Tony McMahon investigates whether the Knights Templar were gay as has often been alleged because sodomy was mentioned at their trials
I have been asked on several occasions whether the Knights Templar were gay. After all, they were accused of kissing each other on the “base of the spine” and other parts of the body in their initiation rites.
One user got quite irate when I insisted you couldn’t classify the Templars as a medieval LGBT organisation – though that’s not to say some of the knights weren’t gay. Homosexual love is as old as humanity but LGBT identity as we understand it today is quite modern. Sadly, there were no Pride parades in the 14th century (unless you count some papal processions!).
So – why this association between the Knights Templar and homosexuality?
It really all hinges on confessions made during the Templar trials between 1307 and 1314. King Philip of France was keen to crush the brotherhood of knights and basically levelled two main accusations against them designed to disgust medieval public opinion: heresy and sodomy.
But…should be said that heresy was probably the worst of the two accusations. To deny Christ, his sacraments and the authority of the church was to overturn the natural order of things – way more than two men being in love. It also posed a far greater threat to the power of the Pope, the King and the whole spiritual and temporal superstructure.
Sodomy and the Templar trials
So what were the accusations levelled against the Templars that gave rise to the idea many were gay?
The Templar trials expert Professor Malcolm Barber details quite a few confessions made after 1307 that give you the full picture. This is merely a taster:
John of Cugy, a 53 year-old Templar who had been keeper of the mills in Paris told an inquisitor that the Visitor of France (a very senior Templar knight) had taken him behind the altar and “kissed him on the base of the spine and the navel”. After that, he was told to spit on the crucifix. Nice.
Ithier of Rochefort under torture admitted to “obscene” kisses and “the incitement to homosexuality”
Nicholas of Sarra denied the holiness of an effigy of Christ before stripping off and being kissed again at the base of the spine, the navel and the mouth
Ralph of Grandeville had homosexuality “enjoined upon him” via the usual kisses
William of Giac said that while he was in Cyprus as a brother serving with the knights, he had “carnal relations” with the Grand Master, Jacques de Molay – who was later burnt at the stake in 1314
When dealing with other heresies, the church and its inquisition often saw homosexuality as a symptom of heresy. It suggested that those who denied the authority of Rome in spiritual matters were degenerate and base. The term “sodomy” would be employed and it encompassed not just same sex relations but bestiality as well.
So, for example, William of Auvergne (bishop of Paris between 1228 and 1249) was convinced that heretics liked to kiss a cat under its tail or a toad fully on the mouth. Both animals being familiars of Satan of course.
I discuss in other blog posts the allegation of black magic rituals to discredit the Templars. The knights’ initiation rites were depicted as a kind of black mass – with the worship of severed heads (Baphomet) and the presence of magical symbols. Adding homosexuality into the mix was a given.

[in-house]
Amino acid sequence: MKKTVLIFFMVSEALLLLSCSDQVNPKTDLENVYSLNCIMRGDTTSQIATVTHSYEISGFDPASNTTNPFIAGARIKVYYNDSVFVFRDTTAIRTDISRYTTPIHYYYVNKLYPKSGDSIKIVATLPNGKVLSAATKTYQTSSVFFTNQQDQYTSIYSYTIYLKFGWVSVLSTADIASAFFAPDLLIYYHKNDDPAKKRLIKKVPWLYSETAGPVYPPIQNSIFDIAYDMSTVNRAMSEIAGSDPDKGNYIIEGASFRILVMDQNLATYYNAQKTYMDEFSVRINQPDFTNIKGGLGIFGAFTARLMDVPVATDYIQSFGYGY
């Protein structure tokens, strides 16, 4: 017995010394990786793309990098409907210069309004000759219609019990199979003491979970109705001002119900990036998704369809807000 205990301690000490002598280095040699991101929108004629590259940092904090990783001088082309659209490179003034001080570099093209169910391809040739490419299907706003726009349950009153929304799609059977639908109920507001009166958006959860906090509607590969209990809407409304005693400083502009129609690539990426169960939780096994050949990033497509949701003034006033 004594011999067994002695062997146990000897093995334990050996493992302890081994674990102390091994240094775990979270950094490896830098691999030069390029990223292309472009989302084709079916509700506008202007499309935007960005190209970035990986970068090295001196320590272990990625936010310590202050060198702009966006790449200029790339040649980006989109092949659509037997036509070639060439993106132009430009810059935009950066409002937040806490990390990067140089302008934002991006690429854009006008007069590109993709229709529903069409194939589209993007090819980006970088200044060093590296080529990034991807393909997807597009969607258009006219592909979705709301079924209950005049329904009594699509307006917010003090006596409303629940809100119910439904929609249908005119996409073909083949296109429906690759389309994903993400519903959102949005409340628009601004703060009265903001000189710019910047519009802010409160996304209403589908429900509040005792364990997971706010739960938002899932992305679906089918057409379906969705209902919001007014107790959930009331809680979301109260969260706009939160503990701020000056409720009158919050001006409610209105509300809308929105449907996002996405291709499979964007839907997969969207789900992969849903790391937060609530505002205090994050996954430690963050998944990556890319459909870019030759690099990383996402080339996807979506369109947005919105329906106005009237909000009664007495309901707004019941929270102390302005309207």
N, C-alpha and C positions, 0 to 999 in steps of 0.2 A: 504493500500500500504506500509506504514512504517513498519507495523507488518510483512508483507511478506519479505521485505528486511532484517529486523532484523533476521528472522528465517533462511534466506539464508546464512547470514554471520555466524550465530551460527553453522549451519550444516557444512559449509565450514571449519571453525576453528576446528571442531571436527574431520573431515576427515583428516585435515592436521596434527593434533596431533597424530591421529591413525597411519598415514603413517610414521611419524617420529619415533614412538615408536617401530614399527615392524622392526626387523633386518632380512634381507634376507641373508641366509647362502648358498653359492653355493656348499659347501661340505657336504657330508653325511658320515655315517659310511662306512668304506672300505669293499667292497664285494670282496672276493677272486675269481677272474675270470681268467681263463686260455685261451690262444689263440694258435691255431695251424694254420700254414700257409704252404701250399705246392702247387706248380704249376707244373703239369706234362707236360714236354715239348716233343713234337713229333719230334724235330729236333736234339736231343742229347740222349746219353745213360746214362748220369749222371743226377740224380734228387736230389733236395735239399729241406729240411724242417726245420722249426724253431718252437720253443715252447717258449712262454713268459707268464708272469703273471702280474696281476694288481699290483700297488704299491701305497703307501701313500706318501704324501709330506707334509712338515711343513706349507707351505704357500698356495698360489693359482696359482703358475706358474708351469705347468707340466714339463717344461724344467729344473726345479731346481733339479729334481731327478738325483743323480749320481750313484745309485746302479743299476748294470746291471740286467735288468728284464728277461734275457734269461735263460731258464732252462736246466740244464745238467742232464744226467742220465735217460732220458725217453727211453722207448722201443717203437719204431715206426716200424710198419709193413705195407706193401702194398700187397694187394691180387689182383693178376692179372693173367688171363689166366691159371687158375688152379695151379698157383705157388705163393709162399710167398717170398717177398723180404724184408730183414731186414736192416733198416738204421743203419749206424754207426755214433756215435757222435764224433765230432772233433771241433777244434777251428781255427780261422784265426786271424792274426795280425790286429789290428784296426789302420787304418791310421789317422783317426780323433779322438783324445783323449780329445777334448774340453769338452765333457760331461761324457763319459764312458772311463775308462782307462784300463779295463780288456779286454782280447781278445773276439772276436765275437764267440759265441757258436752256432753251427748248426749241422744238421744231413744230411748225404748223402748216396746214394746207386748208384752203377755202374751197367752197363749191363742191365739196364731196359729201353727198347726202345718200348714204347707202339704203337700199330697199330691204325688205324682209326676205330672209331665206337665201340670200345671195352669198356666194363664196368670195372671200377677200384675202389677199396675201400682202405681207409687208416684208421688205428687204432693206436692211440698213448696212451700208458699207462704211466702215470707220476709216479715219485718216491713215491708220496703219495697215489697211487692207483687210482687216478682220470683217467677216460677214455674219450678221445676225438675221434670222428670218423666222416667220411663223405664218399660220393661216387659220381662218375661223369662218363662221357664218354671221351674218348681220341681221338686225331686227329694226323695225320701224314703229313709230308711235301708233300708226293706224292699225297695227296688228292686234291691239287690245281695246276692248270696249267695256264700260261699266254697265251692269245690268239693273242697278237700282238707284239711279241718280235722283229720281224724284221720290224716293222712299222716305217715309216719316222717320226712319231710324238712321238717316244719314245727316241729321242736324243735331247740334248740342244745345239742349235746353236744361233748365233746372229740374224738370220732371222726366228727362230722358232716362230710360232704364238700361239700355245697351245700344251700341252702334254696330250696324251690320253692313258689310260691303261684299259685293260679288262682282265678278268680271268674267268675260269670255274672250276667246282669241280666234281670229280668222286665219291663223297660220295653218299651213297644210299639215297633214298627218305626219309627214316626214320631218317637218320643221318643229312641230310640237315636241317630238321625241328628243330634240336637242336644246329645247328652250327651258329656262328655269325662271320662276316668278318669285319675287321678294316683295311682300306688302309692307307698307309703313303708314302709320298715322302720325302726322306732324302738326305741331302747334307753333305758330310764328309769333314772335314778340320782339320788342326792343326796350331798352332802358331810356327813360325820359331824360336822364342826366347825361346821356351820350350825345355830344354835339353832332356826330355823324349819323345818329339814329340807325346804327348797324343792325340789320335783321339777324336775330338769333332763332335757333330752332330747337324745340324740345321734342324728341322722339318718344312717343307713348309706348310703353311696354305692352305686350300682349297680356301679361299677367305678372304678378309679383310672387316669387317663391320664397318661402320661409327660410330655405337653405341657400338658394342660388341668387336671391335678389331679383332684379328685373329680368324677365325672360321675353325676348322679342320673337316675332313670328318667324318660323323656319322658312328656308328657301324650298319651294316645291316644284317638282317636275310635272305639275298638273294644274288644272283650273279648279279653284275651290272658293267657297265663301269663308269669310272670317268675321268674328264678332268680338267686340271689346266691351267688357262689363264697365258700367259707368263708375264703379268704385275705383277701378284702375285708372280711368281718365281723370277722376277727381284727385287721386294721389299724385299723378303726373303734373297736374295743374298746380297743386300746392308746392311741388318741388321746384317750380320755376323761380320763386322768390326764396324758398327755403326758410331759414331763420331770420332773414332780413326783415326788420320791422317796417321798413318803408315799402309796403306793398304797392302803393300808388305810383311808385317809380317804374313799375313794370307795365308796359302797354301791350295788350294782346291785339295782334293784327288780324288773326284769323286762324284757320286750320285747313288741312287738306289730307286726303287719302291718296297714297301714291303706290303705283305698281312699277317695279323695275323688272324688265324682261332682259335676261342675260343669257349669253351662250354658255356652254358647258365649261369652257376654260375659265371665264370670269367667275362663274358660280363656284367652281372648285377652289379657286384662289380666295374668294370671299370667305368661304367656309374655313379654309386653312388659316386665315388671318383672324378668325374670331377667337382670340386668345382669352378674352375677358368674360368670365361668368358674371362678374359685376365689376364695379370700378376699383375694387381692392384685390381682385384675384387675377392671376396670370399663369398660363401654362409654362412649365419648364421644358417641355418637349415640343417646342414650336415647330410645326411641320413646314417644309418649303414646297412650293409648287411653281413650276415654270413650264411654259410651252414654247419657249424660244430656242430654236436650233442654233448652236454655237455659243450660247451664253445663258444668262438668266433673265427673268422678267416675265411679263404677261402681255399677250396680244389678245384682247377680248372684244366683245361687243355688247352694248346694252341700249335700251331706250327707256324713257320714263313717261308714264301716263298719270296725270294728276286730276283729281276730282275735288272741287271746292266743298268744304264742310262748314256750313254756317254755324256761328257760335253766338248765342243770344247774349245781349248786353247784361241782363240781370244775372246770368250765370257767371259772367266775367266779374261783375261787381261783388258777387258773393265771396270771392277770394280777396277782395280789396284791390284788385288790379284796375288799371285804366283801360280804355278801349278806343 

Templars, homosexuality and sin
If you were gay in the Middle Ages, then joining a brotherhood of some description was a good way to avoid that familiar and annoying question at family gatherings:
“When are you going to get married?”
Monastic orders allowed you to be in close proximity to other men, even with shared accommodation. And you were expected to deny female flesh. It just gets better and better. Plus there was a career path and lots of dressing up.
If you were more butch – then why not join the Templars?
It was a monastic kind of life but with armour, swords and macho camaraderie. And the Templars weren’t the only military order in history where same sex love may have bonded warriors together. The Samurai saw no problem in men fighting the enemy to the death to protect the lover within their own ranks.
However, the accusation of “sodomy” against the Templars was layered with more meaning in the Middle Ages. To the medieval mind, sinfulness brought down the wrath of God. If the Templars had been practising “unnatural acts” then that would explain why they had lost the Christian crusade against Islam. Their sinfulness was a ticking time bomb.
And that’s more than likely what their enemies were really getting at. These Templars masqueraded as the best of knights but they were hypocrites. Greedy, lying, scheming, heretical and…..sodomitical….hypocrites. That was the negative PR the king of France and his ministers were chucking at the knights.
And to a degree, it worked. People were fed up of the crusades, which had now turned against the crusaders. All those lands that had been fought for were back in Muslim control. Therefore – who was to blame for this sorry state of affairs?
The Templars seemed an obvious target.
But why would God turn his face away from such brave men? Because, the accusers argued, they’d been up to all sorts of skullduggery behind the scenes. You get the drift. Godless and sinful – so of course they lost one battle after another. This logic may seem peculiar to us in the 21st century but in the 1300s, it went down a storm.
Pandemonium. Pandæmonium is the capital of Hell in John Milton's epic poem Paradise Lost. "Pandæmonium" stems from the Greek "παν", meaning "all" or "every", and "δαιμόνιον", a diminutive form meaning "little spirit", "little angel", or, as Christians interpreted it, "little daemon", and later, "demon".
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